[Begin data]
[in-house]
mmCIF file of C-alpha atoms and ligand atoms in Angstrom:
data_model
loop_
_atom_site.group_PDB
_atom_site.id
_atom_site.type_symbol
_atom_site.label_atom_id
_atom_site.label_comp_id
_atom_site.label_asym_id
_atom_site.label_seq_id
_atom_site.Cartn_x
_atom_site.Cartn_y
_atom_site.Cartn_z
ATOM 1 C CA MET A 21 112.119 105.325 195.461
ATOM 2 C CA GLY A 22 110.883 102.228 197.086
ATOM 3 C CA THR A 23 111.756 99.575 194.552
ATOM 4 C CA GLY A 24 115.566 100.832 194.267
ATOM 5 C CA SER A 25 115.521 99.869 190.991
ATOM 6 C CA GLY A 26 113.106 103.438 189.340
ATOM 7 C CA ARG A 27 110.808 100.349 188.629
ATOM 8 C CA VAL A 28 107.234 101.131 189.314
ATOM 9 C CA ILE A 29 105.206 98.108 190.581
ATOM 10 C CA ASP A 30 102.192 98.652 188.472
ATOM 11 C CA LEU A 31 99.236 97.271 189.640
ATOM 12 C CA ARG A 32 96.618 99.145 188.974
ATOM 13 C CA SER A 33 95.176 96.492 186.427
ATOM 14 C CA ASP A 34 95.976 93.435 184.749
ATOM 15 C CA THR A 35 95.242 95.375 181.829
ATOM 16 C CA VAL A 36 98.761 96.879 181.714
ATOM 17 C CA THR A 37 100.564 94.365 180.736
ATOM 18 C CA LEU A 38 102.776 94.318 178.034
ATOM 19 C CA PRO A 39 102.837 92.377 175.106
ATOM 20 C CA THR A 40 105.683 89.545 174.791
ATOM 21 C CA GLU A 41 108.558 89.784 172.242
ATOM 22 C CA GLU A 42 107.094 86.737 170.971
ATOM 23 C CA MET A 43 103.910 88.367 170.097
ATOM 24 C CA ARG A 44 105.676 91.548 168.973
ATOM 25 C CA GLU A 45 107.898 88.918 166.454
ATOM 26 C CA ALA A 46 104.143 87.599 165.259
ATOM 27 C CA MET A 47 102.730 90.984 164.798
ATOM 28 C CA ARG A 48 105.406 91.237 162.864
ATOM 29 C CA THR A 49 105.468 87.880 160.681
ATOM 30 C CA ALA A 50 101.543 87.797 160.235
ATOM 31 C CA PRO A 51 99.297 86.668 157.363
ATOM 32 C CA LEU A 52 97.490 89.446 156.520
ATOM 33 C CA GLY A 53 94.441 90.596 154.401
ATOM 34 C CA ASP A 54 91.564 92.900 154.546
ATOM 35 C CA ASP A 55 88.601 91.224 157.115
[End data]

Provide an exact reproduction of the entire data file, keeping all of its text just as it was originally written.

[in-house]
mmCIF file of C-alpha atoms and ligand atoms in Angstrom:
data_model
loop_
_atom_site.group_PDB
_atom_site.id
_atom_site.type_symbol
_atom_site.label_atom_id
_atom_site.label_comp_id
_atom_site.label_asym_id
_atom_site.label_seq_id
_atom_site.Cartn_x
_atom_site.Cartn_y
_atom_site.Cartn_z
ATOM 1 C CA MET A 21 112.119 105.325 195.461
ATOM 2 C CA GLY A 22 110.883 102.228 197.086
ATOM 3 C CA THR A 23 111.756 99.575 194.552
ATOM 4 C CA GLY A 24 115.566 100.832 194.267
ATOM 5 C CA SER A 25 115.521 99.869 190.991
ATOM 6 C CA GLY A 26 113.106 103.438 189.340
ATOM 7 C CA ARG A 27 110.808 100.349 188.629
ATOM 8 C CA VAL A 28 107.234 101.131 189.314
ATOM 9 C CA ILE A 29 105.206 98.108 190.581
ATOM 10 C CA ASP A 30 102.192 98.652 188.472
ATOM 11 C CA LEU A 31 99.236 97.271 189.640
ATOM 12 C CA ARG A 32 96.618 99.145 188.974
ATOM 13 C CA SER A 33 95.176 96.492 186.427
ATOM 14 C CA ASP A 34 95.976 93.435 184.749
ATOM 15 C CA THR A 35 95.242 95.375 181.829
ATOM 16 C CA VAL A 36 98.761 96.879 181.714
ATOM 17 C CA THR A 37 100.564 94.365 180.736
ATOM 18 C CA LEU A 38 102.776 94.318 178.034
ATOM 19 C CA PRO A 39 102.837 92.377 175.106
ATOM 20 C CA THR A 40 105.683 89.545 174.791
ATOM 21 C CA GLU A 41 108.558 89.784 172.242
ATOM 22 C CA GLU A 42 107.094 86.737 170.971
ATOM 23 C CA MET A 43 103.910 88.367 170.097
ATOM 24 C CA ARG A 44 105.676 91.548 168.973
ATOM 25 C CA GLU A 45 107.898 88.918 166.454
ATOM 26 C CA ALA A 46 104.143 87.599 165.259
ATOM 27 C CA MET A 47 102.730 90.984 164.798
ATOM 28 C CA ARG A 48 105.406 91.237 162.864
ATOM 29 C CA THR A 49 105.468 87.880 160.681
ATOM 30 C CA ALA A 50 101.543 87.797 160.235
ATOM 31 C CA PRO A 51 99.297 86.668 157.363
ATOM 32 C CA LEU A 52 97.490 89.446 156.520
ATOM 33 C CA GLY A 53 94.441 90.596 154.401
ATOM 34 C CA ASP A 54 91.564 92.900 154.546
ATOM 35 C CA ASP A 55 88.601 91.224 157.115